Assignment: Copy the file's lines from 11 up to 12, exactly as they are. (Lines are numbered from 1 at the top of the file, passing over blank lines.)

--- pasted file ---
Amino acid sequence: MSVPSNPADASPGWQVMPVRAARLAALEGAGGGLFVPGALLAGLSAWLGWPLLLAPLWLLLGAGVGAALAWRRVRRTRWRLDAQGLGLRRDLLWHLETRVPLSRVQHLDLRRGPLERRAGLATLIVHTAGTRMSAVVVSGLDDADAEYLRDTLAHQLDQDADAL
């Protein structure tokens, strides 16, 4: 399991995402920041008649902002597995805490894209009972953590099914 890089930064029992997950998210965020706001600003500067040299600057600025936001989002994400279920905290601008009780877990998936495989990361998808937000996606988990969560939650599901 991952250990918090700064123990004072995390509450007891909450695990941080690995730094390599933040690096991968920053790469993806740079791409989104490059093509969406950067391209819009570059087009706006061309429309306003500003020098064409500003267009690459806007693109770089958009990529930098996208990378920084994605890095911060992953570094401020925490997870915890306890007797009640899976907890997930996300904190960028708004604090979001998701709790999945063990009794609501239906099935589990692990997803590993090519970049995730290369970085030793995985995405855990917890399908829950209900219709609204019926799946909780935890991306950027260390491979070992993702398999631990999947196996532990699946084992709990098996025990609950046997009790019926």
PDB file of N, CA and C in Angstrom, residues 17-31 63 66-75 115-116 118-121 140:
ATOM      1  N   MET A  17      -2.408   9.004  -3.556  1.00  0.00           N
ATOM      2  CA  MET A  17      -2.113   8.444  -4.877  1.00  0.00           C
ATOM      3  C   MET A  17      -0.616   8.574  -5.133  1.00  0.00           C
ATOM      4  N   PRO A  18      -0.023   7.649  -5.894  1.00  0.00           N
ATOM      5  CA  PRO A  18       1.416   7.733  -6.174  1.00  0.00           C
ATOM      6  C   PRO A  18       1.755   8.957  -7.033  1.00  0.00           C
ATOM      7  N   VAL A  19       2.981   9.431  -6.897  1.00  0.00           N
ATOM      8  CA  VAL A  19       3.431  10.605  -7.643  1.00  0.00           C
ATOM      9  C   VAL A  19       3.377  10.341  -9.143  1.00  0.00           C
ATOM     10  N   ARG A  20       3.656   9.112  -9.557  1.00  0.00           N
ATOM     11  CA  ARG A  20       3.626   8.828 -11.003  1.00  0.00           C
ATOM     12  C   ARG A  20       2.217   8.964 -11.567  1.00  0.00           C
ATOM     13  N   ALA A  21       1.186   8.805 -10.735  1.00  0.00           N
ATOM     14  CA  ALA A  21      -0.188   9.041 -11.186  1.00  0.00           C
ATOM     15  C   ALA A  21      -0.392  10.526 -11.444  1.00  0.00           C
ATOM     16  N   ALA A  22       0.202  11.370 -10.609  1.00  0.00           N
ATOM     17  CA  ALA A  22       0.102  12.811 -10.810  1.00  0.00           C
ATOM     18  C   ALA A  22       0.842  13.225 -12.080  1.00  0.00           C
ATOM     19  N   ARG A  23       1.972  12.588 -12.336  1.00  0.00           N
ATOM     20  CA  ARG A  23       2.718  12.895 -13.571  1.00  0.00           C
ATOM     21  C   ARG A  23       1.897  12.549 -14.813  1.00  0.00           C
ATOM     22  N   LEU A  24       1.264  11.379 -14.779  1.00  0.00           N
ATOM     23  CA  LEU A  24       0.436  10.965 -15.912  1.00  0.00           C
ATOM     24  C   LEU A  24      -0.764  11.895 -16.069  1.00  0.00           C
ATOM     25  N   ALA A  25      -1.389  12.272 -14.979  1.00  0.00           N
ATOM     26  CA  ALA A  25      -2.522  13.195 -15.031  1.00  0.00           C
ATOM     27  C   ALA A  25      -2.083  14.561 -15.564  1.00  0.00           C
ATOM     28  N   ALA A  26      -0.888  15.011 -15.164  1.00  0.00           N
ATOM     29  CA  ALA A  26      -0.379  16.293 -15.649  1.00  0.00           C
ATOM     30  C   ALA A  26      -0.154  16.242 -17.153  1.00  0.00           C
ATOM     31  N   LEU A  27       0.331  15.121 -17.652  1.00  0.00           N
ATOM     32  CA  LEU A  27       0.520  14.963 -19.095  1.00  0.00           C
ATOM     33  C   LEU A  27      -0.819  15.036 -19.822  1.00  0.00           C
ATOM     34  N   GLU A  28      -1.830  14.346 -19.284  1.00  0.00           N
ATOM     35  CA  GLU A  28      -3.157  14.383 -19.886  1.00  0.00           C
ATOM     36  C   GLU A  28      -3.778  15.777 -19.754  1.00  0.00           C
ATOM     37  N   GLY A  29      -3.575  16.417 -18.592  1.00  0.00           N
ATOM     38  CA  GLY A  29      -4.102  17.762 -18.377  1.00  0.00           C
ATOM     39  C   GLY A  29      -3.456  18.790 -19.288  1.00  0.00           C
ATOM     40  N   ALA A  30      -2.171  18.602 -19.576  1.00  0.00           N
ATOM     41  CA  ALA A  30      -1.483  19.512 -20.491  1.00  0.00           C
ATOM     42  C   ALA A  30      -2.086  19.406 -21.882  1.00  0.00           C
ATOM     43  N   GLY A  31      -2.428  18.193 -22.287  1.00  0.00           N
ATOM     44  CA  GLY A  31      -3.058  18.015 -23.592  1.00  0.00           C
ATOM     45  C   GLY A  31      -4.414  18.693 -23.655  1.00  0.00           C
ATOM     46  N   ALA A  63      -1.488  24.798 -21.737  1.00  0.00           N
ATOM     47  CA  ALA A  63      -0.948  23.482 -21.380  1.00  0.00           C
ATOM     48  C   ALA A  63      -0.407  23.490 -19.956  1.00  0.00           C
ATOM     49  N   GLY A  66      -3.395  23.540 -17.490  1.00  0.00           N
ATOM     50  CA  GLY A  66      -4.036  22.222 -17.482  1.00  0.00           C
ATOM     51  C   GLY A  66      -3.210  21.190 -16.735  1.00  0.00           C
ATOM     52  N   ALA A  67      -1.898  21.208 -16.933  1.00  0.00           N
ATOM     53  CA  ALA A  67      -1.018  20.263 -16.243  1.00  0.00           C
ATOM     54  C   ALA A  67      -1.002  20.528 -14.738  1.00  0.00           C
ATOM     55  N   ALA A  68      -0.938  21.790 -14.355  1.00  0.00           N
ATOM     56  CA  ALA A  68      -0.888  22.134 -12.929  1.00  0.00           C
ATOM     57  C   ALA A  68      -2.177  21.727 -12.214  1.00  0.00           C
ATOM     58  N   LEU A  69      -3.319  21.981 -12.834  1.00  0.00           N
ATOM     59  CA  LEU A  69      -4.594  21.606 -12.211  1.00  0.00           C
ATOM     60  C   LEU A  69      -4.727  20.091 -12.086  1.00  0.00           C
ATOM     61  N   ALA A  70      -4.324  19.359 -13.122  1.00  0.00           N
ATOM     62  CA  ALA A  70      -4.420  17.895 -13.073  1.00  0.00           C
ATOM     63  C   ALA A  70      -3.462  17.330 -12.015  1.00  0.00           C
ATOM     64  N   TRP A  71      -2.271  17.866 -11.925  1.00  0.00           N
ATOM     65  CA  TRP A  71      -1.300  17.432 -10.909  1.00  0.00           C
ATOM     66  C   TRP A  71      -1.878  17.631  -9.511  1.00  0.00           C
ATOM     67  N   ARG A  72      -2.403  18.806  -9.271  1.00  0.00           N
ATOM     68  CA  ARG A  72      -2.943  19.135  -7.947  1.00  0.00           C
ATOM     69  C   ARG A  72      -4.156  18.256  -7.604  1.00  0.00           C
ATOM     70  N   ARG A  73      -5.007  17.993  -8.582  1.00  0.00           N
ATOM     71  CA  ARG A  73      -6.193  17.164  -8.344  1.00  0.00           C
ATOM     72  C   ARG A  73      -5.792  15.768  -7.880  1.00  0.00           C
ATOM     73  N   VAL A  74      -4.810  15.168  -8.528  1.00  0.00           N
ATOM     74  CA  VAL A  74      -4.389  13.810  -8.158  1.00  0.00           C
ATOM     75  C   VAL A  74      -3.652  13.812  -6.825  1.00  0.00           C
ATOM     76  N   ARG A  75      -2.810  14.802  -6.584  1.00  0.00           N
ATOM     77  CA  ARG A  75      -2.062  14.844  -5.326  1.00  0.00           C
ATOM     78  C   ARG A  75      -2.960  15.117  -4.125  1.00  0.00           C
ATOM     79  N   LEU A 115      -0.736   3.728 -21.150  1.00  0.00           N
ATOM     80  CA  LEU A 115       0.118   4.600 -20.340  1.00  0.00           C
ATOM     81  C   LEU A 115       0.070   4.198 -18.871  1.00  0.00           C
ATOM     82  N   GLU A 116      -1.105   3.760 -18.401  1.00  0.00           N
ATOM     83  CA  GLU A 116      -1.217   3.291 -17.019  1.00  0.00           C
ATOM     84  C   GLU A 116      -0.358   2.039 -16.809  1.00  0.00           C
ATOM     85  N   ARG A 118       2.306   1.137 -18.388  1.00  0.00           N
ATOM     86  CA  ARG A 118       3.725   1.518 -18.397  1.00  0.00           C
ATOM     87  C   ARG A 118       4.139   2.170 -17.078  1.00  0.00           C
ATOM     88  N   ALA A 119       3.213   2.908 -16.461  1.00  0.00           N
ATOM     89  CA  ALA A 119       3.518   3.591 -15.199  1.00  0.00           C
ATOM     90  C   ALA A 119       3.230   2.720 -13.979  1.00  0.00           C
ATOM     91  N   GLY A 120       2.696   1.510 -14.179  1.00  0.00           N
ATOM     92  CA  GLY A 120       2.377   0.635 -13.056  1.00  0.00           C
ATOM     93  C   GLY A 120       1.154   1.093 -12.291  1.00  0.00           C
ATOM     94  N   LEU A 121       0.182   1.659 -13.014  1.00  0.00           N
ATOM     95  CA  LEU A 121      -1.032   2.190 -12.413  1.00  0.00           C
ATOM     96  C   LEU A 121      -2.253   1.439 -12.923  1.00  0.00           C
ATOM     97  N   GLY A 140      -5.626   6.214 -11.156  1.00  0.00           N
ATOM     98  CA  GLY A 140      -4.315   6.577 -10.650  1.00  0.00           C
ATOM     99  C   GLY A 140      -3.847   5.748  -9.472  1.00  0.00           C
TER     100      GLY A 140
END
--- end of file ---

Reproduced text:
ATOM      8  CA  VAL A  19       3.431  10.605  -7.643  1.00  0.00           C
ATOM      9  C   VAL A  19       3.377  10.341  -9.143  1.00  0.00           C